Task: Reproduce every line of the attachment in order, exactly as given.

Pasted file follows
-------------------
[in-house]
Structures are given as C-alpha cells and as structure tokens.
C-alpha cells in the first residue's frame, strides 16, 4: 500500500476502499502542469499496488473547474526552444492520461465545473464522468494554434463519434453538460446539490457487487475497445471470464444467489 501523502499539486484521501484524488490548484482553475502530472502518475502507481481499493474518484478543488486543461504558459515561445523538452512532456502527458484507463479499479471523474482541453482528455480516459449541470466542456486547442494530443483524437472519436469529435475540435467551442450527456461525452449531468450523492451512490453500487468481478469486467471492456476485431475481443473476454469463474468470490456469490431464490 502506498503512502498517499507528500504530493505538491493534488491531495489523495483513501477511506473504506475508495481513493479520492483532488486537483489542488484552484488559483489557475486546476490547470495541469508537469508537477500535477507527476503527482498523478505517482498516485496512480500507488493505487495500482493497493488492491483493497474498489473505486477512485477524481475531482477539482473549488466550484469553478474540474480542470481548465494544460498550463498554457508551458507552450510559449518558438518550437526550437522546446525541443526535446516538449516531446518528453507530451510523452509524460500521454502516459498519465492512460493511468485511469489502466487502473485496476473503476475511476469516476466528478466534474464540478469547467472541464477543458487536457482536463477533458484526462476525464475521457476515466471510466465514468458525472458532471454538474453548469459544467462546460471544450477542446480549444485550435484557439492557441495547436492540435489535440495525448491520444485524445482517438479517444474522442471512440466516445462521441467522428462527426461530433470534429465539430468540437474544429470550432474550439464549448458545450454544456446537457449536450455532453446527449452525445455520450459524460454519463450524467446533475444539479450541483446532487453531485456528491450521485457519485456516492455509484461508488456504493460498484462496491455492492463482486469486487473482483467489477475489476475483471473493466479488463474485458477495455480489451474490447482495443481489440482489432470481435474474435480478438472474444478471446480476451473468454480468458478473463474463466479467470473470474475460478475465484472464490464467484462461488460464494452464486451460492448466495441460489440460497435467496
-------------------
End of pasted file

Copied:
[in-house]
Structures are given as C-alpha cells and as structure tokens.
C-alpha cells in the first residue's frame, strides 16, 4: 500500500476502499502542469499496488473547474526552444492520461465545473464522468494554434463519434453538460446539490457487487475497445471470464444467489 501523502499539486484521501484524488490548484482553475502530472502518475502507481481499493474518484478543488486543461504558459515561445523538452512532456502527458484507463479499479471523474482541453482528455480516459449541470466542456486547442494530443483524437472519436469529435475540435467551442450527456461525452449531468450523492451512490453500487468481478469486467471492456476485431475481443473476454469463474468470490456469490431464490 502506498503512502498517499507528500504530493505538491493534488491531495489523495483513501477511506473504506475508495481513493479520492483532488486537483489542488484552484488559483489557475486546476490547470495541469508537469508537477500535477507527476503527482498523478505517482498516485496512480500507488493505487495500482493497493488492491483493497474498489473505486477512485477524481475531482477539482473549488466550484469553478474540474480542470481548465494544460498550463498554457508551458507552450510559449518558438518550437526550437522546446525541443526535446516538449516531446518528453507530451510523452509524460500521454502516459498519465492512460493511468485511469489502466487502473485496476473503476475511476469516476466528478466534474464540478469547467472541464477543458487536457482536463477533458484526462476525464475521457476515466471510466465514468458525472458532471454538474453548469459544467462546460471544450477542446480549444485550435484557439492557441495547436492540435489535440495525448491520444485524445482517438479517444474522442471512440466516445462521441467522428462527426461530433470534429465539430468540437474544429470550432474550439464549448458545450454544456446537457449536450455532453446527449452525445455520450459524460454519463450524467446533475444539479450541483446532487453531485456528491450521485457519485456516492455509484461508488456504493460498484462496491455492492463482486469486487473482483467489477475489476475483471473493466479488463474485458477495455480489451474490447482495443481489440482489432470481435474474435480478438472474444478471446480476451473468454480468458478473463474463466479467470473470474475460478475465484472464490464467484462461488460464494452464486451460492448466495441460489440460497435467496